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The Second Central Line Increases Central-Line–Associated Bloodstream Infection Risk by 80%: Implications for Inpatient Quality Reporting Programs

Published online by Cambridge University Press:  02 November 2020

William Dube
Affiliation:
Emory University School of Medicine
Jesse Jacob
Affiliation:
Emory University
Ziduo Zheng
Affiliation:
Emory University Rollins School of Public Health
Yijian Huang
Affiliation:
Emory University Rollins School of Public Health
Chad Robichaux
Affiliation:
Emory University
James Steinberg
Affiliation:
Emory University
Scott Fridkin
Affiliation:
Emory Healthcare and Emory University
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Abstract

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Background: The NHSN methods for central-line–associated bloodstream infection (CLABSI) surveillance do not account for additive CLABSI risk of concurrent central lines. Past studies were small and modestly risk adjusted but quantified the risk to be ~2-fold. If the attributable risk is this high, facilities that serve high-acuity patients with medically indicated concurrent central-line use may disproportionally incur CMS payment penalties for having high CLABSI rates. We aimed to build evidence through analysis using improved risk adjustment of a multihospital CLABSI experience to influence NHSN CLABSI protocols to account for risks attributed to concurrent central lines. Methods: In a retrospective cohort of adult patients at 4 hospitals (range, 110–733 beds) from 2012 to 2017, we linked central-line data to patient encounter data (age, comorbidities, total parenteral nutrition, chemotherapy, CLABSI). Analysis was limited to patients with >2 central-line days, with either a single central line or concurrence of no more than 2 central lines where insertion and removal dates overlapped by >1 day. Propensity-score matching for likelihood of concurrence and conditional logistic regression modeling estimated the risk of CLABSI attributed to concurrence of >1 day. To evaluate in Cox proportional hazards regression of time to CLABSIs, we also analyzed patients as unique central-line episodes: low risk (ie, ports, dialysis central lines, or PICC) or high risk (ie, temporary or nontunneled) and single versus concurrent. Results: In total, 64,575 central lines were used in 50,254 encounters. Among these patients, 517 developed a CLABSI; 438 (85%) with a single central line and 74 (15%) with concurrence. Moreover, 4,657 (9%) patients had concurrence (range, 6%–14% by hospital); of these, 74 (2%) had CLABSI, compared to 71 of 7,864 propensity-matched controls (1%). Concurrence patients had a median of 17 NHSN central-line days and 21 total central-line days. In multivariate modeling, patients with more concurrence (>2 of 3 of concurrent central-line days) had an higher risk for CLABSI (adjusted risk ratio, 1.62; 95% CI, 1.1–2.3) compared to controls. In survival analysis, 14,610 concurrent central-line episodes were compared to 31,126 single low-risk central-line episodes; adjusting for comorbidity, total parenteral nutrition, and chemotherapy, the daily excess risk of CLABSI attributable to the concurrent central line was ~80% (hazard ratio 1.78 for 2 high-risk or 2 low-risk central lines; hazard ratio 1.80 for a mix of high- and low-risk central lines) (Fig. 1). Notably, the hazard ratio attributed to a single high-risk line compared to a low-risk line was 1.44 (95% CI, 1.13–1.84). Conclusions: Since a concurrent central line nearly doubles the risk for CLABSI compared to a single low-risk line, the CDC should modify NHSN methodology to better account for this risk.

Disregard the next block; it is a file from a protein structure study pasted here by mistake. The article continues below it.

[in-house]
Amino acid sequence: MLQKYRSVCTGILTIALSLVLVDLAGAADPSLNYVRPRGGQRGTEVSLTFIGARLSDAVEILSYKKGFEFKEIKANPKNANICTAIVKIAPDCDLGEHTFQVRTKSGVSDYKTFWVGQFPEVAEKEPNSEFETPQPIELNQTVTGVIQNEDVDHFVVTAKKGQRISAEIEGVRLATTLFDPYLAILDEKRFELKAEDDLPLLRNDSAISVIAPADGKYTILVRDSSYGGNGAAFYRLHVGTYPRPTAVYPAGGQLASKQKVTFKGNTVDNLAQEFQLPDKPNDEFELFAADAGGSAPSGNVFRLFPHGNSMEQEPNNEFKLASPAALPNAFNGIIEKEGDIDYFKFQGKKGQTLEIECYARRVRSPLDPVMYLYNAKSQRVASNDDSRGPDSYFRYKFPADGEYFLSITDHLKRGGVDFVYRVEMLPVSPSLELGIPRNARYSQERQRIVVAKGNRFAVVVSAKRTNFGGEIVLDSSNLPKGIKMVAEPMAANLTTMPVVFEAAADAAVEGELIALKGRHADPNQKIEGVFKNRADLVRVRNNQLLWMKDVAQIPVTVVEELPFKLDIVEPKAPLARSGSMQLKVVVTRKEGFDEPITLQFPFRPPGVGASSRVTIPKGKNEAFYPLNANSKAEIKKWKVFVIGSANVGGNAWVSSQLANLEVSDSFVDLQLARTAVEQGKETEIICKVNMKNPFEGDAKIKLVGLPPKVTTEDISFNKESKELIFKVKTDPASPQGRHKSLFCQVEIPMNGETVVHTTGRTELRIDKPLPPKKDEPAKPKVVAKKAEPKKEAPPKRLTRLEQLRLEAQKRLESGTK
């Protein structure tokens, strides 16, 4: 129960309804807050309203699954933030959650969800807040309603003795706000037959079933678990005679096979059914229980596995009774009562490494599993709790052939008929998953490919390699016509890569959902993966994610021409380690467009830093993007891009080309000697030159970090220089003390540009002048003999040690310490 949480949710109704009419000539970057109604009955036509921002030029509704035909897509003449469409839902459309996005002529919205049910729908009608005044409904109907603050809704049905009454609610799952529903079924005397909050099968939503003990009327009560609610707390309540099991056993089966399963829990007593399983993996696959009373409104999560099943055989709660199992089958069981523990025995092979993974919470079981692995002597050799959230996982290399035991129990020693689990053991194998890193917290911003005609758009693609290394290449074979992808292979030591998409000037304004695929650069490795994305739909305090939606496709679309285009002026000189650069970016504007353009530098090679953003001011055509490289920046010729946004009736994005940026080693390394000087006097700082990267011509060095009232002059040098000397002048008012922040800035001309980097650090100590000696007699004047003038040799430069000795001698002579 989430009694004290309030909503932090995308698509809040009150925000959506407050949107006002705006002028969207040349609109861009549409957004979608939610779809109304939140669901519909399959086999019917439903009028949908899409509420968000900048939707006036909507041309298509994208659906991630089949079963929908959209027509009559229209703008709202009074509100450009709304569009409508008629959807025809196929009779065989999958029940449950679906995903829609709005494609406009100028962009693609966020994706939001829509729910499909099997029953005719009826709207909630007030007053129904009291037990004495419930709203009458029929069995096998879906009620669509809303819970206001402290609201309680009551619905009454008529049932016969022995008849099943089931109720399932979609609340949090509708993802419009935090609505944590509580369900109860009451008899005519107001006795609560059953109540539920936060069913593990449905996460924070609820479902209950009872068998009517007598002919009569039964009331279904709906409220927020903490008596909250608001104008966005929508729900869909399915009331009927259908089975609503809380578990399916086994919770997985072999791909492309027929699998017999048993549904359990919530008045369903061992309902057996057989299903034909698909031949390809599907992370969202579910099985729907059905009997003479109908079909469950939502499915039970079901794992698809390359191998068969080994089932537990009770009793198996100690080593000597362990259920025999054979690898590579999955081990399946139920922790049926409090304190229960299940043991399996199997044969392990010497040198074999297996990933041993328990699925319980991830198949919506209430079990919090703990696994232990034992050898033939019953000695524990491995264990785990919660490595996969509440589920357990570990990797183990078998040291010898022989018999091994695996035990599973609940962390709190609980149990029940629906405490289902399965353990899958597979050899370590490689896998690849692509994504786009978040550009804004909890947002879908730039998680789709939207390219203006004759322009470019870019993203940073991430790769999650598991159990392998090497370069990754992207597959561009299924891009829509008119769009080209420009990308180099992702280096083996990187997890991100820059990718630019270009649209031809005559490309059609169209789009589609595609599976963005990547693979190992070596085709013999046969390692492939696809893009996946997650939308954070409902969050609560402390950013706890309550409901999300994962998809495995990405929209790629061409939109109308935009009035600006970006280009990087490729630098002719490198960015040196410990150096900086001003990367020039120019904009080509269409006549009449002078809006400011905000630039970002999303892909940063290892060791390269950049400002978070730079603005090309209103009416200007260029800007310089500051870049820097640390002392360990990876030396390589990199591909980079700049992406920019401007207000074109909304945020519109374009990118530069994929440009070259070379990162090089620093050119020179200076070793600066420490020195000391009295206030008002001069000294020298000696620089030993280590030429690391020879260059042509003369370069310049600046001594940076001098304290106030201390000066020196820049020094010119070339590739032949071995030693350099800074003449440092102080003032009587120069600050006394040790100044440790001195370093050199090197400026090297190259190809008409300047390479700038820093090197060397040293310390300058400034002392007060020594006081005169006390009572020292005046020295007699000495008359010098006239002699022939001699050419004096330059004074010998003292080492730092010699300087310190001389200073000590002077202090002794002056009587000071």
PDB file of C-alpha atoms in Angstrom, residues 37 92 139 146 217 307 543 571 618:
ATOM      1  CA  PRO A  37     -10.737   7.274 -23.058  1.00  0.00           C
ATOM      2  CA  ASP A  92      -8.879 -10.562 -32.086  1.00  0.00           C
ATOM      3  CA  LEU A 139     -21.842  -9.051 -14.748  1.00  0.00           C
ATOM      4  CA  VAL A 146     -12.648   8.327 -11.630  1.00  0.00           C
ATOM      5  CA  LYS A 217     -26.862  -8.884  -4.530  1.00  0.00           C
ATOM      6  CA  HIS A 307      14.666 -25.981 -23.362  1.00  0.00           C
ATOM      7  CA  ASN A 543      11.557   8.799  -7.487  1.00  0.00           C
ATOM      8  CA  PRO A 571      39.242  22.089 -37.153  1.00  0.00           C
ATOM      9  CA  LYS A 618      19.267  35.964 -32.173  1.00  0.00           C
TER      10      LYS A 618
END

Funding: None

Disclosures: Scott Fridkin reports that his spouse receives consulting fees from the vaccine industry.

Type
Poster Presentations
Copyright
© 2020 by The Society for Healthcare Epidemiology of America. All rights reserved.